Save That Money

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Save that Money

Phoenix Suns’ Josh Jackson Opens Up on the Luxurious NBA Lifestyle

It’s easy for a young player to get quickly overwhelmed upon entering the League.

All of a sudden the money is pouring in, the fame and glamour associated to the NBA spotlight takes over and many players simply cannot handle it. There have been too many fall-from-glory stories in the NBA circles, of players who at one point had it all, but very quickly blew all the money away, be it on homes, cars, jewelry, and clothes.

For players, especially young up-and-coming stars, it is especially important to maintain a good foundation of people within their inner-circle to keep themselves grounded – to get accustomed to the luxurious life of an NBA athlete.

“At first it was my mom, my financial advisor,” comments Phoenix Suns forward Josh Jackson on what helped him stay level-headed upon entering the NBA. “My agent was telling me a couple stories about dudes he has worked with before. You know, all types of things – gambling problems, expensive taste in clothing and jewelry.”

These are the stories and the support that allows young players like Jackson to see the big picture and understand that even for millionaire athletes there are limitations.

“At the end of the day it really just comes down to you,” Says Jackson, who was selected fourth overall in the 2017 NBA Draft out of Kansas. “The type of person you are. I think that money doesn’t really change people, it just brings out more bad habits – It just brings out habits that are already there. So if that’s who you are, that’s who you are, but the way I control it is just, I try to look at my bank account every week, how much I’m bringing in, how much I’m spending every week. I do a good job at going over that with my financial advisor. Once you really get to see the numbers coming and going, you get more serious about it so that helps a lot too.”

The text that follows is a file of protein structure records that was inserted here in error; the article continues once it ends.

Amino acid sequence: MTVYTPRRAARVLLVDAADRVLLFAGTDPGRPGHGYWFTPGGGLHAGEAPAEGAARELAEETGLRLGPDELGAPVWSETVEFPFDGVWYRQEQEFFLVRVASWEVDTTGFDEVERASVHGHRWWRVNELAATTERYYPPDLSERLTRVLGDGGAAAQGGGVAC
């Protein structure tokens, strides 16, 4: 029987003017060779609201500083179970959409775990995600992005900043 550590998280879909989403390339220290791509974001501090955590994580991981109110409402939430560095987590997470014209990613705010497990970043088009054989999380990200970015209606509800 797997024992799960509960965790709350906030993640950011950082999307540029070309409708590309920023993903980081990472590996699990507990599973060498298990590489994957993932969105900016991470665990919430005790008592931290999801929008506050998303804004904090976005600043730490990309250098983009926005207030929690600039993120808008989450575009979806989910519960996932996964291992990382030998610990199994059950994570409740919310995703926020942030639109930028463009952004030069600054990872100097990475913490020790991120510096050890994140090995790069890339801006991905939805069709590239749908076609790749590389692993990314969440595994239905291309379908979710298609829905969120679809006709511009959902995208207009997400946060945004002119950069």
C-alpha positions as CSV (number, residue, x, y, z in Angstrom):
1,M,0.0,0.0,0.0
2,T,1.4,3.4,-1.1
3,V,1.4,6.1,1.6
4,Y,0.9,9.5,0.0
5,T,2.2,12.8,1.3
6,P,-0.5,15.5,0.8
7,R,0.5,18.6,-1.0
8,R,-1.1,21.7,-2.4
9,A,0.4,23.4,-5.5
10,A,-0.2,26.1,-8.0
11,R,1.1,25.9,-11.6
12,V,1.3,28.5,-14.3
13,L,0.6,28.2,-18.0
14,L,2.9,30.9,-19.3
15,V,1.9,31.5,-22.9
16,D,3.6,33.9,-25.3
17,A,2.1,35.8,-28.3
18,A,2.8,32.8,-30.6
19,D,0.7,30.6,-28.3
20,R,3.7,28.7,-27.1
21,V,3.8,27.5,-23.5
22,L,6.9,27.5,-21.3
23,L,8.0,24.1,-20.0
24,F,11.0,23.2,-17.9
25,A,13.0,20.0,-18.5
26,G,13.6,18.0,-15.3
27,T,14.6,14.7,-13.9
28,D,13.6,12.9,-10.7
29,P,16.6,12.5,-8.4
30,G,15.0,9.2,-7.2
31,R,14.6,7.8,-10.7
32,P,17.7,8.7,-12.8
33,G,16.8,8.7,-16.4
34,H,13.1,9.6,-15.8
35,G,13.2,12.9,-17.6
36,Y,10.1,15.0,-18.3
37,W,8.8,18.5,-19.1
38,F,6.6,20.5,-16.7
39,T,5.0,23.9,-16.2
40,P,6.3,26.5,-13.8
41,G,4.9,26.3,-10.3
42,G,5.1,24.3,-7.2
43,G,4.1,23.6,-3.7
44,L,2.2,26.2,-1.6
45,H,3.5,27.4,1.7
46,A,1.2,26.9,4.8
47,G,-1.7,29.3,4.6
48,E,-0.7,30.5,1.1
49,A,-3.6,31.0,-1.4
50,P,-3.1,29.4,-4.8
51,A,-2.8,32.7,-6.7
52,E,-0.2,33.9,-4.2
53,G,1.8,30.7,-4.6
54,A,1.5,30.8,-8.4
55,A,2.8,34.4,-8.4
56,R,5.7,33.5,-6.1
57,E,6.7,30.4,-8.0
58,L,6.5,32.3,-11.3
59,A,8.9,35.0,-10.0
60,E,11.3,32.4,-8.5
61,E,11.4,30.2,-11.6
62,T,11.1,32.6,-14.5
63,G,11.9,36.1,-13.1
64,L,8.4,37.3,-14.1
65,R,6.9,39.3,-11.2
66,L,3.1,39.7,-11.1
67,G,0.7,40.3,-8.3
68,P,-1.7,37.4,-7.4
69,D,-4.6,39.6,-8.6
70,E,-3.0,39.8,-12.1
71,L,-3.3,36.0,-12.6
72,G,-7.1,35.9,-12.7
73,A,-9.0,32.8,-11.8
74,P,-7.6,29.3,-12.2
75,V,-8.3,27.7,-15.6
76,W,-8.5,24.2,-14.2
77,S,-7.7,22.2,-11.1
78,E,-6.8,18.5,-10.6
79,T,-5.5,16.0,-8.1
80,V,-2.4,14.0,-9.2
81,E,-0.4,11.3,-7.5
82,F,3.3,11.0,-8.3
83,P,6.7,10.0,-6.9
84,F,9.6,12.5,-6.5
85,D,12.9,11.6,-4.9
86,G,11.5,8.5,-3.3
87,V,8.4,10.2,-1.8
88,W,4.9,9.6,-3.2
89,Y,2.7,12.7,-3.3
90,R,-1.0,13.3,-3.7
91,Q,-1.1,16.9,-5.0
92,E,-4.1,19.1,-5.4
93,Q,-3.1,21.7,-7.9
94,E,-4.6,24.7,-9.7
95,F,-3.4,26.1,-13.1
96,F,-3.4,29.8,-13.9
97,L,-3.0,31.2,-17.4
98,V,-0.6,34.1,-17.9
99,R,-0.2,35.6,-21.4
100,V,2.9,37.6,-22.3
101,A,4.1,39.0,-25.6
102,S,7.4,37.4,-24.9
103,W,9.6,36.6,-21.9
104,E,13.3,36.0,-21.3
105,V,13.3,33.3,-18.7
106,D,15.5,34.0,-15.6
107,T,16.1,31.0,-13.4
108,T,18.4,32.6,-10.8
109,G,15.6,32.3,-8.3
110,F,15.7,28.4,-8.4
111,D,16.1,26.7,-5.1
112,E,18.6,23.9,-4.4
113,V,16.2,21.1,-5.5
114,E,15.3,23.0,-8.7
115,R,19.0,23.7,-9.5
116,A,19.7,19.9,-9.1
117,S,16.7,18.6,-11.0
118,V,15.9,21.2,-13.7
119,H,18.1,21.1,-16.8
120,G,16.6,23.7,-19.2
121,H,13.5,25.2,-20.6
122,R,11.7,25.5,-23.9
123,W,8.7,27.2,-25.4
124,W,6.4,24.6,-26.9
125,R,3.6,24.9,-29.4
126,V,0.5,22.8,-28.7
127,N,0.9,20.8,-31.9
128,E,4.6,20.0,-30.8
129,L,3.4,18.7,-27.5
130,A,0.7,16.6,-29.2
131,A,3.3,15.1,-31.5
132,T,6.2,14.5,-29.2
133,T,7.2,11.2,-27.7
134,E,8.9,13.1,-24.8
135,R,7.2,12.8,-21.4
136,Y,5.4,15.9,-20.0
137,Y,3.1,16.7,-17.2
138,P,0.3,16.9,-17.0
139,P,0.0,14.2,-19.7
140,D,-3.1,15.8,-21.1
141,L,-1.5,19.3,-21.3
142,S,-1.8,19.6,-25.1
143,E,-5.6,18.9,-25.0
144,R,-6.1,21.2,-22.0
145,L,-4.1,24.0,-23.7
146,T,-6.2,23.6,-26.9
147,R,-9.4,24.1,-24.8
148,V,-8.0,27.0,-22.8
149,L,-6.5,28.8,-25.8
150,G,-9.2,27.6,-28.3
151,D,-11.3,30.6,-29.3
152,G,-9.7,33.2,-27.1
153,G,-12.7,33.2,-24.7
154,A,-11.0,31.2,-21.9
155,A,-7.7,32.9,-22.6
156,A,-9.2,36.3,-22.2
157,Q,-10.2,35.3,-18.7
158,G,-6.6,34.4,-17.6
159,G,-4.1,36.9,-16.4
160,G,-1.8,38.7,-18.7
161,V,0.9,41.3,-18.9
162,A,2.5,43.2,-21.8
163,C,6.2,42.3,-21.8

That being said, Jackson still tries his best to help his family and friends with his newly-acquired wealth.

“There are definitely times where I’ve had to help my family out,” Says the 21-year old. “Even times when they didn’t really need it and I was just helping out. But you just got to say no sometimes. That’s really the key part and you just have to know that after you tell whoever – mom, dad, sister, brother – it’s still going to be a family at the end of the day. You telling them no shouldn’t effect the relationship you have with them at the end of the day and if it does, that should tell you something.”

Of course, every now and then players should spoil themselves and enjoy their riches, and for Jackson he has done it to both treat himself while providing for his family.

“I think my first big purchase when I got into the league,” he ponders. “Obviously, I got myself a home. Started establishing credit. Rented out a four-bedroom house and I got my mom a house not far away. Probably five minutes away from where mine is. So those were my first two big purchases.

“I always promised my mom from when I was really really young, probably first or second grade, that I was going to buy her a house and a car and it just felt really good to do both of those things. So now I got her a car too, she loved it. What else did I get? I bought myself a car, a Range Rover. Bought my dad a Rolex. Gifts kept coming. I actually bought a lot of stuff this past Christmas too for friends and family so it’s just real special to be able to do those types of things and make everybody happy.”

That being said, like every player, even Jackson made one or two purchases to forget.

“I think my dumbest purchase, and this is the one I still haven’t gotten over,” says Jackson. “I had a pair of earrings. This was like right around the time before I got drafted, I bought these earrings and they were $6,000 and we can’t play or practice in them so we constantly have to take them out and put them back in, and I lost them like a week after having them. That’s it. 6K gone. I still think about those.”

For Jackson, like for every young player, getting used to the NBA lifestyle is a learning process and it is a lifestyle that the 21-year old star is starting to understand.

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